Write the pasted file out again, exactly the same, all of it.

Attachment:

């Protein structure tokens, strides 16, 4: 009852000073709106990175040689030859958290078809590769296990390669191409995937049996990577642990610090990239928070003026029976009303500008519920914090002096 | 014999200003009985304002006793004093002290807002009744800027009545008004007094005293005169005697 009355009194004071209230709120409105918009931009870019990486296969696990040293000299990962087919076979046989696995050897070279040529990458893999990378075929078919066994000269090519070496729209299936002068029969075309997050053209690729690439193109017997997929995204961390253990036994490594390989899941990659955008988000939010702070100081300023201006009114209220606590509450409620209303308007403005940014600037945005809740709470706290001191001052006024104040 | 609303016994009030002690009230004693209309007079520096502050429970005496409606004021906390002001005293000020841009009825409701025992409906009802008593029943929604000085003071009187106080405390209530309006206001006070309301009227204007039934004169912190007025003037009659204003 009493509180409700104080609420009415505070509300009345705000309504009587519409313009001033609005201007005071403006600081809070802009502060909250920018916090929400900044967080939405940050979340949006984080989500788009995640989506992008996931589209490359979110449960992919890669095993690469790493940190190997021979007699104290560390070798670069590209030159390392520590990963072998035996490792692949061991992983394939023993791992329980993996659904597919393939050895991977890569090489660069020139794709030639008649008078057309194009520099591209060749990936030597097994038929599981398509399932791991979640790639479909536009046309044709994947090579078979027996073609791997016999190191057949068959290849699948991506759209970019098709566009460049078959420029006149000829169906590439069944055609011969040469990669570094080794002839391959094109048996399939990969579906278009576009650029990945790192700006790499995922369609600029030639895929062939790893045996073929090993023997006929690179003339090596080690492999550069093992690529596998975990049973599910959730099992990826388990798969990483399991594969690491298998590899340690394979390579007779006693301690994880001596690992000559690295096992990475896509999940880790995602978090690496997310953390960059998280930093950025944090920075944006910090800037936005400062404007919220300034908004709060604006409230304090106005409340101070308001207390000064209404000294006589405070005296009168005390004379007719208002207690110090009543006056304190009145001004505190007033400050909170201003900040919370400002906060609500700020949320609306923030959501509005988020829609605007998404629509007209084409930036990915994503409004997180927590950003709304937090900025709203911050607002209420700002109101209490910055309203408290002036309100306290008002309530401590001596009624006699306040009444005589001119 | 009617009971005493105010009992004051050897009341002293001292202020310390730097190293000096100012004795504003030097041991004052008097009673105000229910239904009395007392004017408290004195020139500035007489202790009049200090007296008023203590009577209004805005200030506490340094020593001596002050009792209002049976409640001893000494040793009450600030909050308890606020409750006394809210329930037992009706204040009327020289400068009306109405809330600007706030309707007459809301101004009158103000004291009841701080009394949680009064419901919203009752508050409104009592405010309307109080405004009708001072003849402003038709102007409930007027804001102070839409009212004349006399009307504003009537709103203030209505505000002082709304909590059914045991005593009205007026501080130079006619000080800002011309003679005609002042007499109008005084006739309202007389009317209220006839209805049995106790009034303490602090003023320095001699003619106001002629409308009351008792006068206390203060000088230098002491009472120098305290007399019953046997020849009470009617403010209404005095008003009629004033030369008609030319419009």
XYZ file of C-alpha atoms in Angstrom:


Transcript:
């Protein structure tokens, strides 16, 4: 009852000073709106990175040689030859958290078809590769296990390669191409995937049996990577642990610090990239928070003026029976009303500008519920914090002096 | 014999200003009985304002006793004093002290807002009744800027009545008004007094005293005169005697 009355009194004071209230709120409105918009931009870019990486296969696990040293000299990962087919076979046989696995050897070279040529990458893999990378075929078919066994000269090519070496729209299936002068029969075309997050053209690729690439193109017997997929995204961390253990036994490594390989899941990659955008988000939010702070100081300023201006009114209220606590509450409620209303308007403005940014600037945005809740709470706290001191001052006024104040 | 609303016994009030002690009230004693209309007079520096502050429970005496409606004021906390002001005293000020841009009825409701025992409906009802008593029943929604000085003071009187106080405390209530309006206001006070309301009227204007039934004169912190007025003037009659204003 009493509180409700104080609420009415505070509300009345705000309504009587519409313009001033609005201007005071403006600081809070802009502060909250920018916090929400900044967080939405940050979340949006984080989500788009995640989506992008996931589209490359979110449960992919890669095993690469790493940190190997021979007699104290560390070798670069590209030159390392520590990963072998035996490792692949061991992983394939023993791992329980993996659904597919393939050895991977890569090489660069020139794709030639008649008078057309194009520099591209060749990936030597097994038929599981398509399932791991979640790639479909536009046309044709994947090579078979027996073609791997016999190191057949068959290849699948991506759209970019098709566009460049078959420029006149000829169906590439069944055609011969040469990669570094080794002839391959094109048996399939990969579906278009576009650029990945790192700006790499995922369609600029030639895929062939790893045996073929090993023997006929690179003339090596080690492999550069093992690529596998975990049973599910959730099992990826388990798969990483399991594969690491298998590899340690394979390579007779006693301690994880001596690992000559690295096992990475896509999940880790995602978090690496997310953390960059998280930093950025944090920075944006910090800037936005400062404007919220300034908004709060604006409230304090106005409340101070308001207390000064209404000294006589405070005296009168005390004379007719208002207690110090009543006056304190009145001004505190007033400050909170201003900040919370400002906060609500700020949320609306923030959501509005988020829609605007998404629509007209084409930036990915994503409004997180927590950003709304937090900025709203911050607002209420700002109101209490910055309203408290002036309100306290008002309530401590001596009624006699306040009444005589001119 | 009617009971005493105010009992004051050897009341002293001292202020310390730097190293000096100012004795504003030097041991004052008097009673105000229910239904009395007392004017408290004195020139500035007489202790009049200090007296008023203590009577209004805005200030506490340094020593001596002050009792209002049976409640001893000494040793009450600030909050308890606020409750006394809210329930037992009706204040009327020289400068009306109405809330600007706030309707007459809301101004009158103000004291009841701080009394949680009064419901919203009752508050409104009592405010309307109080405004009708001072003849402003038709102007409930007027804001102070839409009212004349006399009307504003009537709103203030209505505000002082709304909590059914045991005593009205007026501080130079006619000080800002011309003679005609002042007499109008005084006739309202007389009317209220006839209805049995106790009034303490602090003023320095001699003619106001002629409308009351008792006068206390203060000088230098002491009472120098305290007399019953046997020849009470009617403010209404005095008003009629004033030369008609030319419009």
XYZ file of C-alpha atoms in Angstrom: